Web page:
One way to increase the number of women entrepreneurs is by addressing the bottlenecks that prevent women from becoming business owners or circumstances that prevent them from expanding their businesses. And this can be done through policy reforms via business associations and chambers. To this end, CIPE and the International Training Centre of the International Labour Organization (ITC-ILO) held a joint week-long training-of-trainers session “Women Empowerment through Business Member Organizations (BMOs)” at the ITC-ILO campus in Turin.
Source: Freedom House
Out of the three billion internet users today around the world, most live in countries where the internet is not free. According to Freedom House’s latest report, Freedom on the Net 2015, which examined internet freedom in 65 countries, global internet freedom has declined for the fifth year in a row. The freest country is Iceland, and the least free is China. The report was compiled by analyzing laws and practices relevant to the internet, testing the accessibility of select websites, and interviewing various sources.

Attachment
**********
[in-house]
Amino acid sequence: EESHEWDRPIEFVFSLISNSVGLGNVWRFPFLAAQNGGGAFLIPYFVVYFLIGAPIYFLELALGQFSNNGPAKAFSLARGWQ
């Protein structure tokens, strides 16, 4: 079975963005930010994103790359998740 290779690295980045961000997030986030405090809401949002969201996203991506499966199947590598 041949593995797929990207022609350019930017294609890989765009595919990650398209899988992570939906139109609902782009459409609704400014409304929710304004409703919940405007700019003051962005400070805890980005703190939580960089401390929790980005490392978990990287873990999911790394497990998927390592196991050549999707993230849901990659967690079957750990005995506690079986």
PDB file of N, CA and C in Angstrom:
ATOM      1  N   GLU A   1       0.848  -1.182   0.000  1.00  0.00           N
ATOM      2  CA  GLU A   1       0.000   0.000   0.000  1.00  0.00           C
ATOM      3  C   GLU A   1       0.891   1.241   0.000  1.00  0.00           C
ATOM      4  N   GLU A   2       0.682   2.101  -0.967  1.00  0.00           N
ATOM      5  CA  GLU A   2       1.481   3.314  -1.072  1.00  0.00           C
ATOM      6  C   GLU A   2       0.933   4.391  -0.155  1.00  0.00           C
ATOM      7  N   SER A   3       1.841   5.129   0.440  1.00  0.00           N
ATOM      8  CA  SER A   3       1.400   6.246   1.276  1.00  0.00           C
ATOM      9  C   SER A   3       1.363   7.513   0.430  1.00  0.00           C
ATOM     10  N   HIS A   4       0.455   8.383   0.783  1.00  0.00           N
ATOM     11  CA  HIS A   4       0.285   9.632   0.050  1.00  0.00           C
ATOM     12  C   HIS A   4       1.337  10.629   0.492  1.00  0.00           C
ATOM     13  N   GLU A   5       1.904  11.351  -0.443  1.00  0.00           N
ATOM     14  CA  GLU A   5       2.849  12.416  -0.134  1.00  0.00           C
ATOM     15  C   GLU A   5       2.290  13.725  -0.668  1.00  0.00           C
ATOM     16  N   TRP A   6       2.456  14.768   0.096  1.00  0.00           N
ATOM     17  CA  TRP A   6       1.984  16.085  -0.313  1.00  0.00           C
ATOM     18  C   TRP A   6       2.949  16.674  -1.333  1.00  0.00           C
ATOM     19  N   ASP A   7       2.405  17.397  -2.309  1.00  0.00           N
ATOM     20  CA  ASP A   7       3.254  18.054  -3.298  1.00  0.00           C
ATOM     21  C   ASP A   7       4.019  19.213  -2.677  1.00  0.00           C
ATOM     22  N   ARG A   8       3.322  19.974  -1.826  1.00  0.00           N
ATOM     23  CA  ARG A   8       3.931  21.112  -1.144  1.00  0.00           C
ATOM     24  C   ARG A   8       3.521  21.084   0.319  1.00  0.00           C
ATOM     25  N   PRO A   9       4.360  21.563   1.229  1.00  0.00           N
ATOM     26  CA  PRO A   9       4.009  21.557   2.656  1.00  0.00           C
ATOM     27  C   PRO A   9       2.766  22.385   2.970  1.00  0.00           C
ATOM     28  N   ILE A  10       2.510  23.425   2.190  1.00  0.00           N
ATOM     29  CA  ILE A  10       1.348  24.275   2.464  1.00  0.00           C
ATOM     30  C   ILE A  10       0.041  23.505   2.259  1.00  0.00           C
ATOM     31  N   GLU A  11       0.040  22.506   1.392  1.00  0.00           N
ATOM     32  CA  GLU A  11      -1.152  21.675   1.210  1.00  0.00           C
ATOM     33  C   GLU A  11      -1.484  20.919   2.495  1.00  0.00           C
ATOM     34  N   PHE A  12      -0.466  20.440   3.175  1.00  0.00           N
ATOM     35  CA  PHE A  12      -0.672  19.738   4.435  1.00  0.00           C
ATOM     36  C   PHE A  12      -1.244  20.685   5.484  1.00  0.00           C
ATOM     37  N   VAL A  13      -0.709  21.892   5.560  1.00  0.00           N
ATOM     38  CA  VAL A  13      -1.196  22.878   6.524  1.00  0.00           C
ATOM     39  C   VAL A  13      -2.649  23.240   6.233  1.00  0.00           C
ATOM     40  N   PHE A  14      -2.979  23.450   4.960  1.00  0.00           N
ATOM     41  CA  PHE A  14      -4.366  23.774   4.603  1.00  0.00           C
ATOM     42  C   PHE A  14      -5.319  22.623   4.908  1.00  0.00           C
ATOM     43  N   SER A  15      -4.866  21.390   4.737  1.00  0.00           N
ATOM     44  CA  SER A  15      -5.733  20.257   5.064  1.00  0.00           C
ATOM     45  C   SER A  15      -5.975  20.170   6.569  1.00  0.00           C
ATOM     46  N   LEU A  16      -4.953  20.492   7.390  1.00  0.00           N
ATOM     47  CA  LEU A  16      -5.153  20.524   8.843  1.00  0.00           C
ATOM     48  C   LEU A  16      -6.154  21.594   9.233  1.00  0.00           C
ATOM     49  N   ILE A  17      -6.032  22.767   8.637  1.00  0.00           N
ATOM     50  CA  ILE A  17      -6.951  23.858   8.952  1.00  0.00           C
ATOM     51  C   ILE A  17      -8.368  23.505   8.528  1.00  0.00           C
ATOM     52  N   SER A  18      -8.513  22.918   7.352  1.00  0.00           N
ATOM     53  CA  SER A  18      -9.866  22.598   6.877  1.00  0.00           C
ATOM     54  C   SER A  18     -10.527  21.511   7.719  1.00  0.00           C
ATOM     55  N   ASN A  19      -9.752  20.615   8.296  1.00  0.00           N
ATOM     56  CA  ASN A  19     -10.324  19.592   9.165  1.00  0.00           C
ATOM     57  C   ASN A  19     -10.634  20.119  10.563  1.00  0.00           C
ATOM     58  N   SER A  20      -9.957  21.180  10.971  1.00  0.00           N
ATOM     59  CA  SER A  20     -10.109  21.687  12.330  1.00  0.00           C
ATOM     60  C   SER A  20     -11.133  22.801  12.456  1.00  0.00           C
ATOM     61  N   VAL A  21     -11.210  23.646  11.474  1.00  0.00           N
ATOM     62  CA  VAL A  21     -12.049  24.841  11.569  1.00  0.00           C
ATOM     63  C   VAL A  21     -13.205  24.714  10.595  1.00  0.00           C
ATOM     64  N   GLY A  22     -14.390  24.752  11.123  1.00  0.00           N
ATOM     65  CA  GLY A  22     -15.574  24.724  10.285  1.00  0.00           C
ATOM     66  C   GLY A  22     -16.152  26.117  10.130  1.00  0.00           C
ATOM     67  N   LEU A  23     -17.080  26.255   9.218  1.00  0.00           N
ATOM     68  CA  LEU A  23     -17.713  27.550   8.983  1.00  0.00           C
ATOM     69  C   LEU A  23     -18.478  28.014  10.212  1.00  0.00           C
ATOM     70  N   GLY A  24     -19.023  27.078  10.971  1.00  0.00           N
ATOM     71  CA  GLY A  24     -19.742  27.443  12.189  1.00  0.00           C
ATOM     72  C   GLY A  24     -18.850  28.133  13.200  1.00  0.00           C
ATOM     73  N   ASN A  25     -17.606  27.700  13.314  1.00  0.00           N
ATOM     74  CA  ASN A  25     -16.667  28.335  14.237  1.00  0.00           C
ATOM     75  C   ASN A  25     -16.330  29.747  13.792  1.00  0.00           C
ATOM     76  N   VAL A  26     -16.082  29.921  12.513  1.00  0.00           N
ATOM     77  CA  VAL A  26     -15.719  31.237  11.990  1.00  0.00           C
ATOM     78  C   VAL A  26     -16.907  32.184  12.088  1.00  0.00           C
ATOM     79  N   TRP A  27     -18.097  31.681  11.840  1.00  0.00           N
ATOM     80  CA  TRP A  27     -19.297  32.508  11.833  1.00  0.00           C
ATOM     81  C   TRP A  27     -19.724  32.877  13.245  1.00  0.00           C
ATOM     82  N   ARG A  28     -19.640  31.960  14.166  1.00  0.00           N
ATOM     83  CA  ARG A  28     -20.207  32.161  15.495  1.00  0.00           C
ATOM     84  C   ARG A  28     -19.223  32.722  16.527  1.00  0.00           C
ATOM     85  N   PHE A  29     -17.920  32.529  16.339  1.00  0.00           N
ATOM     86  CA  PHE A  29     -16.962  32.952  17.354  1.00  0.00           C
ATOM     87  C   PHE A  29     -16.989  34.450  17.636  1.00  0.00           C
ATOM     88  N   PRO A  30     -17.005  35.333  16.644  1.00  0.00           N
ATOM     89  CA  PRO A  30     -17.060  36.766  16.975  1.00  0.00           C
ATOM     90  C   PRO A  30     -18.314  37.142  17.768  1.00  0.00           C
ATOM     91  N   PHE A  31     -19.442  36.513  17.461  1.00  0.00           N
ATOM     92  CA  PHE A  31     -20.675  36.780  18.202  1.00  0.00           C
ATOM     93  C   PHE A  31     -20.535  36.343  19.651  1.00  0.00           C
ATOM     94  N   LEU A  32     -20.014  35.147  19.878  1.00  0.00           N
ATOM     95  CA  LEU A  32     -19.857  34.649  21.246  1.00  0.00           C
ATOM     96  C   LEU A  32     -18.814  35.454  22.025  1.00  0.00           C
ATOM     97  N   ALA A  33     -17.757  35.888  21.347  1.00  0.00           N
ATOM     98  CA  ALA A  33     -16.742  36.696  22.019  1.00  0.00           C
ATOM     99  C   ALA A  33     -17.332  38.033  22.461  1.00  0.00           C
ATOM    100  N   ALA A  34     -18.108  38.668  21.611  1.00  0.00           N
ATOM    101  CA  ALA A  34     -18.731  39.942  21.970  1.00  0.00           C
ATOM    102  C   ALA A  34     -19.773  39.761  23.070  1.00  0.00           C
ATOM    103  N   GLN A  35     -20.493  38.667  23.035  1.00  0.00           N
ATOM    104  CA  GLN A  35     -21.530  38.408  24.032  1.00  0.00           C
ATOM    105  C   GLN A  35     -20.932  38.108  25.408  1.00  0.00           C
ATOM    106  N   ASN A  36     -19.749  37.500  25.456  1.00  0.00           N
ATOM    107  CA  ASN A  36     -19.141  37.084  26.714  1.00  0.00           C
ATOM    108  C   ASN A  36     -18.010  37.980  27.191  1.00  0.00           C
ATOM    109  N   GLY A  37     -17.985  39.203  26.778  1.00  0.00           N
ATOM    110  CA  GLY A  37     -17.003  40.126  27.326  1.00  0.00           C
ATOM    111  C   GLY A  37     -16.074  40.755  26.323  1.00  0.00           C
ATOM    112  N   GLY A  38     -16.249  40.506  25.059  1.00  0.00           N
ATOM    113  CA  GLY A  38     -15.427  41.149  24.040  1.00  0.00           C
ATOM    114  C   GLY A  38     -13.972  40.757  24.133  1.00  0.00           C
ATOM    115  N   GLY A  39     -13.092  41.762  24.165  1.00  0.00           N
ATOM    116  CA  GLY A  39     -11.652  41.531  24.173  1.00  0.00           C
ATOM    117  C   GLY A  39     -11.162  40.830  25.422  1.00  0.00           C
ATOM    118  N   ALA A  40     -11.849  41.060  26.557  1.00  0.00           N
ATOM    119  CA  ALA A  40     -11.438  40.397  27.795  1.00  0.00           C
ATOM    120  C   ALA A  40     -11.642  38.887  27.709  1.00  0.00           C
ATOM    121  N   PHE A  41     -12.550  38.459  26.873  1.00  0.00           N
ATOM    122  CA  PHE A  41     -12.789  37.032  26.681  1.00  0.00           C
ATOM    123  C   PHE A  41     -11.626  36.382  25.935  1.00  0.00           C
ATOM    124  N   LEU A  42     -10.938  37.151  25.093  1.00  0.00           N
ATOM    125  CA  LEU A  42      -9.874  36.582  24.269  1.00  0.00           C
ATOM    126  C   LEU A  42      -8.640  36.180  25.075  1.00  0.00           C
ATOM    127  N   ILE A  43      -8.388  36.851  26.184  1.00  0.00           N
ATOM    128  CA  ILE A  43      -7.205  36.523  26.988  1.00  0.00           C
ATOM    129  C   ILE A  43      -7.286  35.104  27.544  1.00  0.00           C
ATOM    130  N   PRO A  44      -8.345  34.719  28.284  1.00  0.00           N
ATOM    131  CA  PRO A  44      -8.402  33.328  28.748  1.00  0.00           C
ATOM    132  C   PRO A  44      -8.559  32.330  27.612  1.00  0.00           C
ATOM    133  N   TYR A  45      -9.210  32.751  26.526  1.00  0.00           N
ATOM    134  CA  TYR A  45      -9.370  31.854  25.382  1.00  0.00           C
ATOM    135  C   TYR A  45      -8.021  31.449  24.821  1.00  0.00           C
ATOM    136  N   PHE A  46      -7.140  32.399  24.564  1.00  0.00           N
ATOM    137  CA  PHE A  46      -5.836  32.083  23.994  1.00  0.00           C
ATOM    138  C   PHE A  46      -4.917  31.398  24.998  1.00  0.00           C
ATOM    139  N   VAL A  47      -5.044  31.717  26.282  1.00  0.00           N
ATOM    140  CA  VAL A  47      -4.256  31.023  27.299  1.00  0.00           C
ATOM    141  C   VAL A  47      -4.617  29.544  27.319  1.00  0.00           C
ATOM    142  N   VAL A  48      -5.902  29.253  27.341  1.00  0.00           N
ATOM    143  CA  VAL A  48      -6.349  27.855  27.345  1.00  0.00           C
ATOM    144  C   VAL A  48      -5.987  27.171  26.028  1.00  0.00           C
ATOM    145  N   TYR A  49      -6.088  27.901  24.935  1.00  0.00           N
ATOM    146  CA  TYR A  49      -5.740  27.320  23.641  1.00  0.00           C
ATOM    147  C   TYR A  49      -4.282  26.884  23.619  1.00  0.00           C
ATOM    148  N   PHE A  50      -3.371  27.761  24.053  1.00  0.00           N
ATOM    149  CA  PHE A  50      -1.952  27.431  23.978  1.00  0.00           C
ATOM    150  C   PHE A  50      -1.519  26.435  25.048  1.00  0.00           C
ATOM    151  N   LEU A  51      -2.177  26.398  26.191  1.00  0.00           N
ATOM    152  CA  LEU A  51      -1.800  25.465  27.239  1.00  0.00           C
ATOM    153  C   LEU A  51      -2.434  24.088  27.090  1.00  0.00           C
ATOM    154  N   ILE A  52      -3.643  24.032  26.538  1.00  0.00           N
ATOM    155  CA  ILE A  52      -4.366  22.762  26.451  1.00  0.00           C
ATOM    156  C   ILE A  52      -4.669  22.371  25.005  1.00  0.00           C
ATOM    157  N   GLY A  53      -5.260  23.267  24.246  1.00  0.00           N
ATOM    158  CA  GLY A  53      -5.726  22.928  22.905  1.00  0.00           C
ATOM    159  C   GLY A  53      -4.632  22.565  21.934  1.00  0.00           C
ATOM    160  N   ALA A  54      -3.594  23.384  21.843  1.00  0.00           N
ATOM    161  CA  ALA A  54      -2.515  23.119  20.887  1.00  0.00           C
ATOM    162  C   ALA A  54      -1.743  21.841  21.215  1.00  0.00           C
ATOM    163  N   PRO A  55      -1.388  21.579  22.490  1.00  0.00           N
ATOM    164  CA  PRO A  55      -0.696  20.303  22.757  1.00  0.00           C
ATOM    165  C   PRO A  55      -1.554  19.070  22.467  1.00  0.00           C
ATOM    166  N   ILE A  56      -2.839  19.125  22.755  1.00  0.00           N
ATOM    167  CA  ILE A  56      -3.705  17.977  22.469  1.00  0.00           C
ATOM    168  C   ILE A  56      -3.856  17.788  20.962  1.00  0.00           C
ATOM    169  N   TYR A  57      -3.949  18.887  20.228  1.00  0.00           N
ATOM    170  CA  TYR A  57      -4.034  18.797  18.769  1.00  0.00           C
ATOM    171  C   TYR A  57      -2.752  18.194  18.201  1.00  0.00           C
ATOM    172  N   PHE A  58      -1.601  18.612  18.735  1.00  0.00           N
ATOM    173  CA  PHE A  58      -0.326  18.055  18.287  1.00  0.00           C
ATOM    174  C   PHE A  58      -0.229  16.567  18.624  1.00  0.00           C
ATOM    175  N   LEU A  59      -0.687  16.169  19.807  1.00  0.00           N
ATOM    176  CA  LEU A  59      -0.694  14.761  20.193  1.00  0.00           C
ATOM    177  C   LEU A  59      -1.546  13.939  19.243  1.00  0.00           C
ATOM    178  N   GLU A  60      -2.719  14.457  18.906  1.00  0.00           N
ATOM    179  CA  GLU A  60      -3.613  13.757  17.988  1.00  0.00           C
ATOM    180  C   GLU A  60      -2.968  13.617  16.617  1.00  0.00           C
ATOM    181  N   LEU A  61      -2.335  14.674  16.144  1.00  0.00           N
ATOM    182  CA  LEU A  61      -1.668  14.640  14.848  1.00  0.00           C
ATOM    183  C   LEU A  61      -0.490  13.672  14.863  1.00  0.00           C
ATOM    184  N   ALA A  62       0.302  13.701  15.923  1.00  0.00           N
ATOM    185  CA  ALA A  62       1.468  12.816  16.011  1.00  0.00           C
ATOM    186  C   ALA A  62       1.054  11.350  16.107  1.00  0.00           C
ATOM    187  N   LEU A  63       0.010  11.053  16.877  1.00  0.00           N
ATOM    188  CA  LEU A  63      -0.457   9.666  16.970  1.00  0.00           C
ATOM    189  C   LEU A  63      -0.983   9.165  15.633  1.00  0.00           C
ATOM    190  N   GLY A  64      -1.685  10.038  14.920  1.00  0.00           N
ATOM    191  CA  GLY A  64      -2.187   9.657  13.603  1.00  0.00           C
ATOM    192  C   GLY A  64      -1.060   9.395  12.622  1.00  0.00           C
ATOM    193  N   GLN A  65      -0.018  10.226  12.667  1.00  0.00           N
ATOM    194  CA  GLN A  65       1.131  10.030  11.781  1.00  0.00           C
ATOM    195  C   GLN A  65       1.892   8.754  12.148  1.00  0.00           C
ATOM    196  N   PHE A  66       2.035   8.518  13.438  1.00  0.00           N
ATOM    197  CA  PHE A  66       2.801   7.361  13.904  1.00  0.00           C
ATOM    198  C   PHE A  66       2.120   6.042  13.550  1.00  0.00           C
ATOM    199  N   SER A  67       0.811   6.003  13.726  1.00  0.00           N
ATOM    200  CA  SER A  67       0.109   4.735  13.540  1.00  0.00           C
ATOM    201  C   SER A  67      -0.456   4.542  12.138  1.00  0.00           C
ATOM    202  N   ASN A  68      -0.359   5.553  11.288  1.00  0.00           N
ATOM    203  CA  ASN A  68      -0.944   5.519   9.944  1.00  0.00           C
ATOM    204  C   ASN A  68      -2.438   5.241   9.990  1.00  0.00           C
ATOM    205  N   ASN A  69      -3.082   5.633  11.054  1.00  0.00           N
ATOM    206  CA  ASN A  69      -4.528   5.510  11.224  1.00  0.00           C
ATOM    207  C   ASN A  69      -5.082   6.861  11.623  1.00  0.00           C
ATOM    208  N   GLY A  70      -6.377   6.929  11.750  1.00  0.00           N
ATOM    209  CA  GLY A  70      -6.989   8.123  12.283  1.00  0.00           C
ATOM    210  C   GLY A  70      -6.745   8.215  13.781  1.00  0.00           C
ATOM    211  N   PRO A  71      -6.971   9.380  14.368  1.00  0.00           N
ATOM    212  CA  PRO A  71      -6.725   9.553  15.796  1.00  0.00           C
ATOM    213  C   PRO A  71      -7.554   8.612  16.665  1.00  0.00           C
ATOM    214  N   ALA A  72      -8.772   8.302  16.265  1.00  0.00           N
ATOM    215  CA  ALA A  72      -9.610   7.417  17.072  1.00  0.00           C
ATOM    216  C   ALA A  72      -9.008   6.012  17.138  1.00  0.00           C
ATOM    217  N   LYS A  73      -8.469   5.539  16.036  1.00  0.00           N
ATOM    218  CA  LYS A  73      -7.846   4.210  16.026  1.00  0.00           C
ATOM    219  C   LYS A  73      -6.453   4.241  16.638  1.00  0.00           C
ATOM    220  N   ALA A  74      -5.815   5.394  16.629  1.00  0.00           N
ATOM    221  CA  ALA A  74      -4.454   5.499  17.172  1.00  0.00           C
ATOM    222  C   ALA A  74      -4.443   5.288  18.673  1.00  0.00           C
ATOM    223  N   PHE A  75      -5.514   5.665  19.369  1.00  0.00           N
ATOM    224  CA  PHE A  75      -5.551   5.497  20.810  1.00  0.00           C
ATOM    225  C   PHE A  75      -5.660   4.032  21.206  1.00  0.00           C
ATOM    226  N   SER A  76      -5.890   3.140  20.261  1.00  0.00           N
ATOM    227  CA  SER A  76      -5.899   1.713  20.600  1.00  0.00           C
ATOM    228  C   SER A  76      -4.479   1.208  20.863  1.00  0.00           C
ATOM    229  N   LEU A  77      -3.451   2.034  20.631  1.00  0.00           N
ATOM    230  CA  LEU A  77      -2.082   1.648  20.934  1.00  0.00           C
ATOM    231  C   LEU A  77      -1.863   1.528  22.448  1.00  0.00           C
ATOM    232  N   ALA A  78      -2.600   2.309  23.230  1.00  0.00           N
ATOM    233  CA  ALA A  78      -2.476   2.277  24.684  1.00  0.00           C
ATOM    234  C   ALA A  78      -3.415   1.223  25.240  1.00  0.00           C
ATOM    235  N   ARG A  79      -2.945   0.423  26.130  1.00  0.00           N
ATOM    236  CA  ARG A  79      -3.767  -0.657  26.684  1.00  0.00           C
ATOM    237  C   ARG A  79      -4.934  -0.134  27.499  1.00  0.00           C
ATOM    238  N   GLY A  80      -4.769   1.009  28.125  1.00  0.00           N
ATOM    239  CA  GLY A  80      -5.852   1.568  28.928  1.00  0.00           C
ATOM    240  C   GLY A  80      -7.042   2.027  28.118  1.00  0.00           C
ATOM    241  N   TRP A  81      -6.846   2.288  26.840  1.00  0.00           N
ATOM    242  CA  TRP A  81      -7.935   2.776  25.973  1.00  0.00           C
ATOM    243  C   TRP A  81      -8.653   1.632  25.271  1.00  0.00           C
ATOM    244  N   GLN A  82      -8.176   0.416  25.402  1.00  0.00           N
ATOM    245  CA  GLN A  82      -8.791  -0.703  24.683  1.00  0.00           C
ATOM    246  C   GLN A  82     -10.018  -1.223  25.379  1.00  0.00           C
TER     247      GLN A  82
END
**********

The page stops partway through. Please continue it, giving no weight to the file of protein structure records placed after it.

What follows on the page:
Overall, governments around the world censored information of public interest, while expanding surveillance and limiting privacy tools. Some key figures include:
Earlier this month, I had the pleasure of presenting at the 2015 Global Youth Economic Summit in Washington, DC, where over 450 leaders and practitioners from 50 countries came together. The theme of the overall summit was “Scale in Practice,” and it examined how best to design youth economic empowerment projects that maximize impact, scale, and sustainability.